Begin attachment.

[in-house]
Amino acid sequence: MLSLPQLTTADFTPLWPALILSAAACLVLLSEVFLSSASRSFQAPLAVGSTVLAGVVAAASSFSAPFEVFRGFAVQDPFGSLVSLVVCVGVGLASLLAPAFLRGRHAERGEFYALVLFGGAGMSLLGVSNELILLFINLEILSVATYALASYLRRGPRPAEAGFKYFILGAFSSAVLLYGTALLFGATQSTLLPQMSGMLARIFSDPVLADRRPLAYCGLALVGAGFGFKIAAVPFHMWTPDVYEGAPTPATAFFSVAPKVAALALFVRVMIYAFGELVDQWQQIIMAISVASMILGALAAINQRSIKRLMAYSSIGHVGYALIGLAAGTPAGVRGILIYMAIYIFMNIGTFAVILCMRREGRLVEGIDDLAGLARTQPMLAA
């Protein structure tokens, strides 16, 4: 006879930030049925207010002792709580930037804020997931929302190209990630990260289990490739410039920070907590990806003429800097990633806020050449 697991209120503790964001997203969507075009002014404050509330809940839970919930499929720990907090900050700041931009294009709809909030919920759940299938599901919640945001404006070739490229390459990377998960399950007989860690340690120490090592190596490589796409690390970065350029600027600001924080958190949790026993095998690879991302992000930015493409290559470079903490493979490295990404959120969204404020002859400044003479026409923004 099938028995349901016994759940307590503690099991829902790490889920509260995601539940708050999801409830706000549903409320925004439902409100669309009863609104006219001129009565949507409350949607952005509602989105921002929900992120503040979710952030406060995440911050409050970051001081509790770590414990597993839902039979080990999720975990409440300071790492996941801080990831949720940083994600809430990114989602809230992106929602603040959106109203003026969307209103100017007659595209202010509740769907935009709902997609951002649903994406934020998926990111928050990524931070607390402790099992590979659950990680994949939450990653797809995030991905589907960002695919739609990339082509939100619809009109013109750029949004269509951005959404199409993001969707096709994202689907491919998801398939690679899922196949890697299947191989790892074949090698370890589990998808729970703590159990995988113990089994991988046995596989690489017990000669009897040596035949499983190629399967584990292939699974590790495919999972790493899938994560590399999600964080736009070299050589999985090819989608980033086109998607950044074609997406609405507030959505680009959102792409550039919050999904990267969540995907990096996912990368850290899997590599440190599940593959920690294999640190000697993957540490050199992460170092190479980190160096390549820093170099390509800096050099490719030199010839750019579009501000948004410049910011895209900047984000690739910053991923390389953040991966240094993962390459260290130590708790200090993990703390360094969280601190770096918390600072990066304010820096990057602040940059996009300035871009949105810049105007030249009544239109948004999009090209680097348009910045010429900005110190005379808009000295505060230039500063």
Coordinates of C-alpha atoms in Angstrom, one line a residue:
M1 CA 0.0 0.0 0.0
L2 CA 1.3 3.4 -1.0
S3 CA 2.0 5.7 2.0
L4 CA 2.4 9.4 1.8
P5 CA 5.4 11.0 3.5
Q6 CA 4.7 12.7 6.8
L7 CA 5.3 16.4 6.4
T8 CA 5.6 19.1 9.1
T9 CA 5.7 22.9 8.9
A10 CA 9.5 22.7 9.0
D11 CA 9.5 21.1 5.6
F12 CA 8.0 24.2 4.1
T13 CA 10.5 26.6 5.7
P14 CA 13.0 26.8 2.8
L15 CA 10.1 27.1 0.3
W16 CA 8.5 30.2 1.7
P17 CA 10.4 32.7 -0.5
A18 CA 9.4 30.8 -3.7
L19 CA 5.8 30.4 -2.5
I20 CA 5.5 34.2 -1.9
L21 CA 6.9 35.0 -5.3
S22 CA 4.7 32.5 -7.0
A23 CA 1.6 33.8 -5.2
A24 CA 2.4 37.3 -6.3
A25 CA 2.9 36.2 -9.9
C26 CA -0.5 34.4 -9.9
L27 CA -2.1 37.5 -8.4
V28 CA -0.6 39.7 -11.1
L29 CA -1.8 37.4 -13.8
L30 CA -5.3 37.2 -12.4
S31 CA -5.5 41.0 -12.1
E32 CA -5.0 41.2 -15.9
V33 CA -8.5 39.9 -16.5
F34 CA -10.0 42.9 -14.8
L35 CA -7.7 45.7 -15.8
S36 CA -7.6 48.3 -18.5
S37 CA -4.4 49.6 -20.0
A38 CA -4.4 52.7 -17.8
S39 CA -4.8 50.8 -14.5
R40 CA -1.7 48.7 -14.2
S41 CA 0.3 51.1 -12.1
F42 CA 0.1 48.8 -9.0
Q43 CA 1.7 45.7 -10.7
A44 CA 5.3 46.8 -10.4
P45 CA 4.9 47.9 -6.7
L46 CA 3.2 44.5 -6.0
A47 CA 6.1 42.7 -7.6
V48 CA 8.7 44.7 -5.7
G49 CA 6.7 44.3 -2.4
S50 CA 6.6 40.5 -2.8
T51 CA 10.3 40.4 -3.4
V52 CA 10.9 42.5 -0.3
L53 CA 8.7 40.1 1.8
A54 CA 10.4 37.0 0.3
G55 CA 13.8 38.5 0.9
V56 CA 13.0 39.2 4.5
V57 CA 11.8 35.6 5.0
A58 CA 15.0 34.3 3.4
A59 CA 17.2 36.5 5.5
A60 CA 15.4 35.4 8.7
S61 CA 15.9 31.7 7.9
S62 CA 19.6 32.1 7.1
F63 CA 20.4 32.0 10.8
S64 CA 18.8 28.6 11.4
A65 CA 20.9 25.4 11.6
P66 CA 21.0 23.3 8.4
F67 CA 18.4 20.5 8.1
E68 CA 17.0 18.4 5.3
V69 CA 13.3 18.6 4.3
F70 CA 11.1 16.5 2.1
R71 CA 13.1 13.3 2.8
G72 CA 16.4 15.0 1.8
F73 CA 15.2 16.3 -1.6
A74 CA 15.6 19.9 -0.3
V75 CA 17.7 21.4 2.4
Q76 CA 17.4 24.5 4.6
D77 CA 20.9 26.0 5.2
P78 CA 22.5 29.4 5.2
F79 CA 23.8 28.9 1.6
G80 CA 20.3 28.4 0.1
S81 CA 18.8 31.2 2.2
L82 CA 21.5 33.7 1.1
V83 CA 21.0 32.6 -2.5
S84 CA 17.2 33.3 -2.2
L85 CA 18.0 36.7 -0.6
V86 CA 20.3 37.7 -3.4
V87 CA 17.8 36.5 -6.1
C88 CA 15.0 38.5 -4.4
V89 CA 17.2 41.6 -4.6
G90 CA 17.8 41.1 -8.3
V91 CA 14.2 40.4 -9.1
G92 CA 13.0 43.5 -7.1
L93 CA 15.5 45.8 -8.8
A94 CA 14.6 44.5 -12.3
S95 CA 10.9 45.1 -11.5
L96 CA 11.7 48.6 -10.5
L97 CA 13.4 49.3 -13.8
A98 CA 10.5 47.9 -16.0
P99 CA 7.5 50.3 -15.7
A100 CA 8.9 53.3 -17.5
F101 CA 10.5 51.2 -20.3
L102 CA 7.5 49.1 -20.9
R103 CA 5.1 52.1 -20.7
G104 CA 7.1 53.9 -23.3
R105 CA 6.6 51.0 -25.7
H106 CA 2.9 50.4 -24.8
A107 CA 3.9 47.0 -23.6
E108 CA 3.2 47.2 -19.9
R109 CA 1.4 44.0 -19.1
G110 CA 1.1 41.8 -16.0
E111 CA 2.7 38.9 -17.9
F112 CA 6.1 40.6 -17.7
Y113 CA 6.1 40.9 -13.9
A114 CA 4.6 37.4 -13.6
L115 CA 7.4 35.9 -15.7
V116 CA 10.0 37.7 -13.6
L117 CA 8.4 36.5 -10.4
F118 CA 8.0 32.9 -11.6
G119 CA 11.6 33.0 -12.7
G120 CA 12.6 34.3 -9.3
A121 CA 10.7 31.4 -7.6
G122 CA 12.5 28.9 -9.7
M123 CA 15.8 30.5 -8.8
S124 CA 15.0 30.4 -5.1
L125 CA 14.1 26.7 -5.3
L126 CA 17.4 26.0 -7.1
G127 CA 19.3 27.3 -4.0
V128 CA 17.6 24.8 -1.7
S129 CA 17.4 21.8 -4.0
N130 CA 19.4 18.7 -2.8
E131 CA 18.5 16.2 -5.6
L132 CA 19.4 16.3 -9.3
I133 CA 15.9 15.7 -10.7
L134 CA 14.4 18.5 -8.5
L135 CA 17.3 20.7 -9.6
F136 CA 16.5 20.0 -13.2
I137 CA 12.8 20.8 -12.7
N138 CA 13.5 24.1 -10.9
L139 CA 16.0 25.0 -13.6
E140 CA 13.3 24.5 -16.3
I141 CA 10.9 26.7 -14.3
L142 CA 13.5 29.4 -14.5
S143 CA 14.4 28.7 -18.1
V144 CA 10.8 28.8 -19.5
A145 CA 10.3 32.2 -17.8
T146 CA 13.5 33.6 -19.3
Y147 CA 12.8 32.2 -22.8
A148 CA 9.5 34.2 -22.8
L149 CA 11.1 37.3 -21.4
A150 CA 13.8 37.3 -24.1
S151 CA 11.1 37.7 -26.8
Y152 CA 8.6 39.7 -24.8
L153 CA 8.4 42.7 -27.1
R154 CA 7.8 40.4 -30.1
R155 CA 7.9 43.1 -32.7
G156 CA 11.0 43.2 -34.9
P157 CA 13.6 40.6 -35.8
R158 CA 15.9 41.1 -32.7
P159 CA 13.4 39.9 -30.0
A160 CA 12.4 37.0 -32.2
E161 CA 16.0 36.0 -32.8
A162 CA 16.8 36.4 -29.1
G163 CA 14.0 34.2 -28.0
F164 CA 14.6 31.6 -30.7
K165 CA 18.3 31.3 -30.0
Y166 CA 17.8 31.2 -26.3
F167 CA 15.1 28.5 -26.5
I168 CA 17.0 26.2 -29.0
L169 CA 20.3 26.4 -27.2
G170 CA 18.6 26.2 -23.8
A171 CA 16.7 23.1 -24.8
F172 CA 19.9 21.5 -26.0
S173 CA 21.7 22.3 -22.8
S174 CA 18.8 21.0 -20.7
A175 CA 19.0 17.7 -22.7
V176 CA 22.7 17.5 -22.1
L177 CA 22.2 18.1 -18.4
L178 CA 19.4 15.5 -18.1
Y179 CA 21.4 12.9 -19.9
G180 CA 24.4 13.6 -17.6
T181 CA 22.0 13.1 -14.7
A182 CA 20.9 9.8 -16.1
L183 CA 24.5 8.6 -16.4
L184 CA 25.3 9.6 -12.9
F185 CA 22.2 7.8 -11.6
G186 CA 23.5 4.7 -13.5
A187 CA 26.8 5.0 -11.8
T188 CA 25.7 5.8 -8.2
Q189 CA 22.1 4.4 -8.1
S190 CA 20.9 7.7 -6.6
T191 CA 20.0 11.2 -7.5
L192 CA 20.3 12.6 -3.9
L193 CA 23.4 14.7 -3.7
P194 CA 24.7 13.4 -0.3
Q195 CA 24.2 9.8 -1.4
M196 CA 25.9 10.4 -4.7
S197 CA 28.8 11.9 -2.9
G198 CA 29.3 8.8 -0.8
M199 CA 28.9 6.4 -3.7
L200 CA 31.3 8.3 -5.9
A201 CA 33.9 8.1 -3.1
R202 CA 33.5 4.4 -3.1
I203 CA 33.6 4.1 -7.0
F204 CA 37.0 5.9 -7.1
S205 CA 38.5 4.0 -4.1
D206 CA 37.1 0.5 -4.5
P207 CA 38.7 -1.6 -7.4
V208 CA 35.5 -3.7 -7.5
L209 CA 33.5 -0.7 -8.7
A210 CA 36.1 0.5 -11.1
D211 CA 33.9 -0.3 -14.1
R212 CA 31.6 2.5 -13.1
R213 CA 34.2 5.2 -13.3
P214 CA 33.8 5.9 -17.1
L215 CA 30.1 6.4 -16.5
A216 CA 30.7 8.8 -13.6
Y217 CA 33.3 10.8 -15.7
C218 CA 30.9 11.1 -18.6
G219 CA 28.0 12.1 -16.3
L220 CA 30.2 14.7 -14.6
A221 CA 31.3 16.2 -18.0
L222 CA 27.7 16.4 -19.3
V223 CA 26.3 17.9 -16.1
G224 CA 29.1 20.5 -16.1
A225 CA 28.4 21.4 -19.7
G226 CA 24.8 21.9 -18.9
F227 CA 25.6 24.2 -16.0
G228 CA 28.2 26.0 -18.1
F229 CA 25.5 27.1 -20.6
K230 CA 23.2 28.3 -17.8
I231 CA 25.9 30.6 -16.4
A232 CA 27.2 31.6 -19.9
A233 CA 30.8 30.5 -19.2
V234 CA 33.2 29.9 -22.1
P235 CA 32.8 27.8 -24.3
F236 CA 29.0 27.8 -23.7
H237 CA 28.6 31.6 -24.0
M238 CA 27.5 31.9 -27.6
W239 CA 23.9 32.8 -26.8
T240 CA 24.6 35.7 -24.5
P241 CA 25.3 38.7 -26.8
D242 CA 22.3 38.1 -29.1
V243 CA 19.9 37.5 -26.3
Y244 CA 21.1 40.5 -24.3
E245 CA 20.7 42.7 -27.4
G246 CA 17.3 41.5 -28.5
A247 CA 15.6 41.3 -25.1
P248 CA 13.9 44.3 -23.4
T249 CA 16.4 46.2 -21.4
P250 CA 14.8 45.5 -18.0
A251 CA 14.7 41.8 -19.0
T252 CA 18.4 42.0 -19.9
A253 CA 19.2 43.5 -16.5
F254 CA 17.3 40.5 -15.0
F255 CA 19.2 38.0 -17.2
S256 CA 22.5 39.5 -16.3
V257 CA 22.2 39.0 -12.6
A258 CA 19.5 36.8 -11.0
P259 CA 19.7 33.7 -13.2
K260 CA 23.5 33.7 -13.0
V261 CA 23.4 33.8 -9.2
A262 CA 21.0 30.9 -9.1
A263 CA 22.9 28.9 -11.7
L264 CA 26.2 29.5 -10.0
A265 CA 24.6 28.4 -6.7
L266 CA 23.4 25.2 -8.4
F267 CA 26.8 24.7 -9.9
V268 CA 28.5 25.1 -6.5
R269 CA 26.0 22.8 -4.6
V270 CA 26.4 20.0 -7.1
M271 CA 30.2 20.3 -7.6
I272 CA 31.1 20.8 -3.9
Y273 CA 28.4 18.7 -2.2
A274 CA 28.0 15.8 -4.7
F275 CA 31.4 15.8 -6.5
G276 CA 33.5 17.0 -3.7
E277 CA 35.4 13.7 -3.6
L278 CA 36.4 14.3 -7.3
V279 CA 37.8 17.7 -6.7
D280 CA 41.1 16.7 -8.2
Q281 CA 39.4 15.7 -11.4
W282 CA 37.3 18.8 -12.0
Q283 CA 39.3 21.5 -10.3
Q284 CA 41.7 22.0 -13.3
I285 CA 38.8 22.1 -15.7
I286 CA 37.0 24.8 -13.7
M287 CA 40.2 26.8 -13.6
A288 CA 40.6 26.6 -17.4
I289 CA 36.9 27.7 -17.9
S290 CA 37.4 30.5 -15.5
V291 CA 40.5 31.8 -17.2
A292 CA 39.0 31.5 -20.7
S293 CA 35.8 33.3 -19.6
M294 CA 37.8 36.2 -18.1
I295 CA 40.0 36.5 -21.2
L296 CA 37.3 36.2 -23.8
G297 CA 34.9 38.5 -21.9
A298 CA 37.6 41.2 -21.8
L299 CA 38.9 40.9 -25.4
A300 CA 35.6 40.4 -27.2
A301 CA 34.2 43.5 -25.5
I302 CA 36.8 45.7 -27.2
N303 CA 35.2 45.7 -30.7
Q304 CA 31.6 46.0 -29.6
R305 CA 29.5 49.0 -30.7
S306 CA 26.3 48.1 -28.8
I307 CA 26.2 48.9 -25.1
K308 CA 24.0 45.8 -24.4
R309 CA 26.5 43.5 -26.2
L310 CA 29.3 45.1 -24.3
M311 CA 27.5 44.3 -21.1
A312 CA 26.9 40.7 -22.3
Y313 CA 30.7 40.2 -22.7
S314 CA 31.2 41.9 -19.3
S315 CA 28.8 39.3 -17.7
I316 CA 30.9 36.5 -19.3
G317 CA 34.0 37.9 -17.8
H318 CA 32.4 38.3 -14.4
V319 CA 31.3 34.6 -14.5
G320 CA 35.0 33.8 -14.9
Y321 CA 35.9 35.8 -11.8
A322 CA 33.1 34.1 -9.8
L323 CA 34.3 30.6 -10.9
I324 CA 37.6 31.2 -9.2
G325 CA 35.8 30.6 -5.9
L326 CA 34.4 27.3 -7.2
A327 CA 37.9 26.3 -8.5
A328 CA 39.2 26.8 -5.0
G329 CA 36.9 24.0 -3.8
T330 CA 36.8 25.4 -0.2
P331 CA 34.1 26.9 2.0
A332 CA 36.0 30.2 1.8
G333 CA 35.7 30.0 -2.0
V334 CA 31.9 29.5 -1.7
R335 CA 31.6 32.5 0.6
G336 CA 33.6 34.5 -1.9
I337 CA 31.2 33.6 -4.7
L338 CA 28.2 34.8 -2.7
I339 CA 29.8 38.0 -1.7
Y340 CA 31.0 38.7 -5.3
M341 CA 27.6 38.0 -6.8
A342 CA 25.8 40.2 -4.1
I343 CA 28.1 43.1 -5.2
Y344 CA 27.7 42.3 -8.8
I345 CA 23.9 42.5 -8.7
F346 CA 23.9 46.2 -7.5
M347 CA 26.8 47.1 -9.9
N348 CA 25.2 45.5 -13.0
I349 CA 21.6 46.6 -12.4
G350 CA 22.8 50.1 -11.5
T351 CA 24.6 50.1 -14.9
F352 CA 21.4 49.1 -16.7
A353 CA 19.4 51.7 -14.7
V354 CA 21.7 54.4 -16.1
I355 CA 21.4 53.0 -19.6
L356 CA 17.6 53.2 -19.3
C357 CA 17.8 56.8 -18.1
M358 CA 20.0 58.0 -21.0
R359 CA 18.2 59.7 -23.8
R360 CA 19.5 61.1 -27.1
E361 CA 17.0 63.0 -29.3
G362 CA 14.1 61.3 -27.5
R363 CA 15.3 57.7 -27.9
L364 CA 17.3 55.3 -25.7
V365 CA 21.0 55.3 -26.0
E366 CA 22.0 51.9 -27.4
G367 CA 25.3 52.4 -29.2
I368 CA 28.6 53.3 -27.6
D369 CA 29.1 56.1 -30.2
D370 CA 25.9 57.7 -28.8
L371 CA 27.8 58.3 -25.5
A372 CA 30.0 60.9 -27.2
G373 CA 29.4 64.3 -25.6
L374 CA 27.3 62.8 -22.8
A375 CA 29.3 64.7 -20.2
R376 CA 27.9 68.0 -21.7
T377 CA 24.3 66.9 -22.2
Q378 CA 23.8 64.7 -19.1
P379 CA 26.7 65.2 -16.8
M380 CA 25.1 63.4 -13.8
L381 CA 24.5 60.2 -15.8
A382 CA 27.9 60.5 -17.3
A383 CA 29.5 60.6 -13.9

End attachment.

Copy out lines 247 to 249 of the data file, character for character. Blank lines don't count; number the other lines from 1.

V243 CA 19.9 37.5 -26.3
Y244 CA 21.1 40.5 -24.3
E245 CA 20.7 42.7 -27.4